Thursday, May 31, 2012

Why babies should never sleep alone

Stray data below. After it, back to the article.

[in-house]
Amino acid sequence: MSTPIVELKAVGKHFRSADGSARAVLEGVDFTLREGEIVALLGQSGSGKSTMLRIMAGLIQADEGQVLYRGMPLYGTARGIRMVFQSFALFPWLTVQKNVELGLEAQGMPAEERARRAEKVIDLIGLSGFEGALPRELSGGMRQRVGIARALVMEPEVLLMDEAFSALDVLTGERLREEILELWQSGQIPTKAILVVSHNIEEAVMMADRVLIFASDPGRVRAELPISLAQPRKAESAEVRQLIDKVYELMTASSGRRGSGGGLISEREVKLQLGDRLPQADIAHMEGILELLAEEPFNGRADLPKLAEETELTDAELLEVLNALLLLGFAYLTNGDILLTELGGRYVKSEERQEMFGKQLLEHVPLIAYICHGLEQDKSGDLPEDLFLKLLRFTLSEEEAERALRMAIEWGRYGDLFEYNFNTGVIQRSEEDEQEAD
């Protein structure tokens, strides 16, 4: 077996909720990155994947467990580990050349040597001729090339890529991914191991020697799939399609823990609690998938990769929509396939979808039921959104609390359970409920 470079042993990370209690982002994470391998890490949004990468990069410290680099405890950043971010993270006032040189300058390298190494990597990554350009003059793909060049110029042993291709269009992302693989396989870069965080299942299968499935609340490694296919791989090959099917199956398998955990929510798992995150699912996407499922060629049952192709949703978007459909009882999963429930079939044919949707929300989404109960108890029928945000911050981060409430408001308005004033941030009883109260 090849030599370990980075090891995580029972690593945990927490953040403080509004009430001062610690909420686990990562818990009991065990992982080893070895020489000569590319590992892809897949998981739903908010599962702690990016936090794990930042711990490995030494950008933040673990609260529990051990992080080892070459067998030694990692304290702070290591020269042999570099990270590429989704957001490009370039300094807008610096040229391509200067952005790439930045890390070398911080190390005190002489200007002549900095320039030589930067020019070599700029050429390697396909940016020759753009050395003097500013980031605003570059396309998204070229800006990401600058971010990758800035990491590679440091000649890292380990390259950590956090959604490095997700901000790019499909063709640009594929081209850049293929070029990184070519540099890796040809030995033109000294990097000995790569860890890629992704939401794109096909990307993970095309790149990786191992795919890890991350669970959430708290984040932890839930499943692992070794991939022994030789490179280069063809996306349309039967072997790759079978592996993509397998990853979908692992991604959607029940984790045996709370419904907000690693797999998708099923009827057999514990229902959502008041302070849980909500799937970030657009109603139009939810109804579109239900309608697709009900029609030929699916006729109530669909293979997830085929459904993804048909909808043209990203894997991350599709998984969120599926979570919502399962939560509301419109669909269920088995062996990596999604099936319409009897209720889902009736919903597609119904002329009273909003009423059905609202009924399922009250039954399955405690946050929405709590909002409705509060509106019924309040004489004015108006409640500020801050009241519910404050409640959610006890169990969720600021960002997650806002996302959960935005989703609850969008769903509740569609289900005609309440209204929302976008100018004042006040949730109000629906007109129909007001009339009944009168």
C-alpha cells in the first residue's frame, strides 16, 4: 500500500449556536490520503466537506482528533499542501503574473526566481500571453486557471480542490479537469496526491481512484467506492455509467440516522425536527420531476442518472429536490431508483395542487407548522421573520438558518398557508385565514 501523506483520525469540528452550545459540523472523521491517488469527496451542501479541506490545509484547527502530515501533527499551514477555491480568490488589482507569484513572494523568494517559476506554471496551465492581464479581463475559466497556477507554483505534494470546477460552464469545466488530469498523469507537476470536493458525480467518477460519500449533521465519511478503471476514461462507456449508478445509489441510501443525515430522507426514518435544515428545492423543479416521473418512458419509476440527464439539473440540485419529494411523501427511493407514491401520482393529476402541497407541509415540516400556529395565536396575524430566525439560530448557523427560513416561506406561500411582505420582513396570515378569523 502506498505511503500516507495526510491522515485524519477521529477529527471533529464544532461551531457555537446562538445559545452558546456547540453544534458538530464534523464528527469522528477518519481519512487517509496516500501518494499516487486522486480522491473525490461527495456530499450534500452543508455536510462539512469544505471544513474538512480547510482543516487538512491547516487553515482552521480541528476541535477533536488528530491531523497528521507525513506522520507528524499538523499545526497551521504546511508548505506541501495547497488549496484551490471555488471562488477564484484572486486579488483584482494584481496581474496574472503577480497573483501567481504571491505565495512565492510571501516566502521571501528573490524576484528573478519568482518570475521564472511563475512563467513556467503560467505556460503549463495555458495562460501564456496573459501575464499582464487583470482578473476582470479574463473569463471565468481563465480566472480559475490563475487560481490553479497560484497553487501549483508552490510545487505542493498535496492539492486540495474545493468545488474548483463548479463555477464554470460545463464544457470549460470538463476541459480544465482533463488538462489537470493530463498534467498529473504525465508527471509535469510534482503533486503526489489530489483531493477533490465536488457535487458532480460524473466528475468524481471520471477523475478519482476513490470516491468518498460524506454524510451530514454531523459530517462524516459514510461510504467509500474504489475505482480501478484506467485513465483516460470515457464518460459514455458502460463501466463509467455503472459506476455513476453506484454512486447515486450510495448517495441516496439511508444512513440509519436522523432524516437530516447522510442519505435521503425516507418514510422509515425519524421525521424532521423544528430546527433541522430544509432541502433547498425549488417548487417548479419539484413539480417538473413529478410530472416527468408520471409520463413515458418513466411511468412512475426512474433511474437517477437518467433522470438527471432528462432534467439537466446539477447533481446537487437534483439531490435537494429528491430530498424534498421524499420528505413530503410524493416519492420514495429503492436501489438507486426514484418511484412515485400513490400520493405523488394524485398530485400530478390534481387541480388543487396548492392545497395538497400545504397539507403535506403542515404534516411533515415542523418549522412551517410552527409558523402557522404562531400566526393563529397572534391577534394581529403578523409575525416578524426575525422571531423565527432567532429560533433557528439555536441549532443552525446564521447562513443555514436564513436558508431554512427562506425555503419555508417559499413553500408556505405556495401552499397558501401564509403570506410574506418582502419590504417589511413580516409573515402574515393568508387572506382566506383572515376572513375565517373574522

Below is a piece I wrote in response (slightly edited) to a discussion on cosleeping and bedsharing with fellow parenting educators which included placement of the baby. It's important to put this into dilemma into a larger context. This is long but necessary to explain the deeper layers of this debate. Read Dr. James McKenna's article Why Babies Should not Sleep Alone. Biologically speaking the human infant is designed to stay in close proximity with its mother or primary caregiver, with whose voice and smells it is accustomed to. The brain of the human infant is the most neurologically immature of all mammals with only 25% of the brain developed at birth. In many ways the human infant needs a fourth trimester of care similar to in utero. Yet our culture is driven by a need to force our infants to become independent, sometimes as soon as it is born! I've heard countless horror stories of mothers being told to let their baby cry-it-out within two weeks of birth by their pediatricians (who in general have no child development background by the way). One mother called me and said she had let her baby cry for seven....that's 7 hours trying to teach it to sleep on its own. She said she finally gave in to the baby...who was under a year old. There is also a belief that infants can manipulate, even at weeks and months old. This myth is common among parents and pediatricians. It's the underlying theme of sleep-training books that advise parents not to pick up their infant if it cries to much that it vomits in the bed. Just clean it up and put the baby back down because otherwise it would be reinforcing negative behavior (the old behaviorism model.) Neuroscientists will tell you that infants area incapable of manipulating. That would require higher cortical functions that have not yet developed. They are totally right-brained beings that initially use the right side of their brains, which means they only know what they feel: hungry, lonely, cold, hot, frightened, happy, joyful etc. Anthropologists have found that human infants are what are considered "carry" mammals, whose mothers produce milk that is low in protein and high in carbohydrates, which means it digests quickly , within a couple of hours, thereby requiring more frequent feeds, compared to cows, deer etc. whose milk is high in protein, low in carbohydrates. Accordingly, the offspring of different mammal subspecies are born with innate instincts and expectations of feeding and care upon birth. In our book, Attached at the Heart, we talk about the 4 Ps that human infants are born to expect: Proximity, Protection, Predictability and Play. In our care of human infants, we adults try to force them into being something they aren't designed to be, which creates tremendous stress for them. For many parents, they too have instincts but are often suppressed by societal pressures. The cry of the infant is meant to be disturbing to adults so that we will respond. It is the only way they can communicate. If left alone and not responded to, research has shown they they eventually shut down. I'm talking about infants under a year, not toddlers necessarily. If we look strictly at the research that has been conducted on infant cosleeping and separate sleeping, it was found that by having the infant in the same room as the parent reduced SIDS deaths by 50%, breastfeeding reduced SIDS by 50% as well. In thousands of hours of video tape taken by researchers of mothers bedsharing with their infants, never once did the researchers ever witness the mother come close to rolling over on her baby. I might add here too that in most instances infants are on their side, while breastfeeding and lay on their back more comfortably with the mother close by, encircling the baby with her arm. When an infant lays on her back any movement or sound can stimulate the startle reflex which is why, to a mother, seems like an unnatural way to put a baby to sleep. I just want to add that the research on infant deaths is still unclear and the research that is currently used is based on coronor's reports, emergency room reports, death notices etc. As of now there is no standard protocol when investigating infant deaths, although there are efforts to do so in certain cities and states. Unfortunately infants die for many reasons that we may never know. For decades it was called crib death and now that term is no longer used yet still infants die in cribs as do some in the adult bed. It is often assumed that when an infant dies in the adult bed that that the baby was accidentally suffocated rather than being an actual SIDS/SUID (Sudden Unexpected Infant Death. A complete death investigation needs to be conducted rather than relying on the opinions of coroners or unlicensed medical examiners. I and other colleagues have long been concerned about the practice of crying-it-out sleep training that is often recommended for newborns and infants under a year. In my opinion this is one of the most harmful practices we subject infants too and I am concerned that the practice is being recommended during such a fragile time of an infants life when SIDS is most prevalent. Like spanking, it may work but at what cost? Where is the evidence to show that it doesn't do long term damage to the baby's developing brain. There is growing evidence to show that extreme stress like being left to cry can cause a cascade of stress hormones that over time, can change the architecture of the brain. We must look at all variables and do a death scene investigation with a protocol in place in order to closely examine the causes for infant deaths, realizing that we may never know. I think what we are learning that a young infant should probably never sleep alone because if the baby is at least in the same room as the parent, the parent will be alerted and be able to intervene. Dr. Kathy Kendall-Tackett found in her survey of over 6,000 parents that because of their fear of sleeping with their child in the adult bed, and in an effort to comfort their babies in the middle of the night they were more likely to fall asleep on couches or recliners. A massive education campaign for safe infant sleep needs to be mounted rather than using advertising scare tactics and "just say no" approaches. Of course I would never suggest that all parents should bedshare with their infants because not every parent should. Families who exhibit risk factors should also be educated on creating a safe environment using a crib but all parents need to be educated about safe sleep. The AAP recommends "cosleeping" in other words, sleeping in close proximity, in the same room as the parents for the first six months of life but does not recommend bedsharing, as to be expected. Parents need to given good information and taught nurturing strategies to help them get through the difficult times when their baby is learning how to adapt to sleeping in their new world.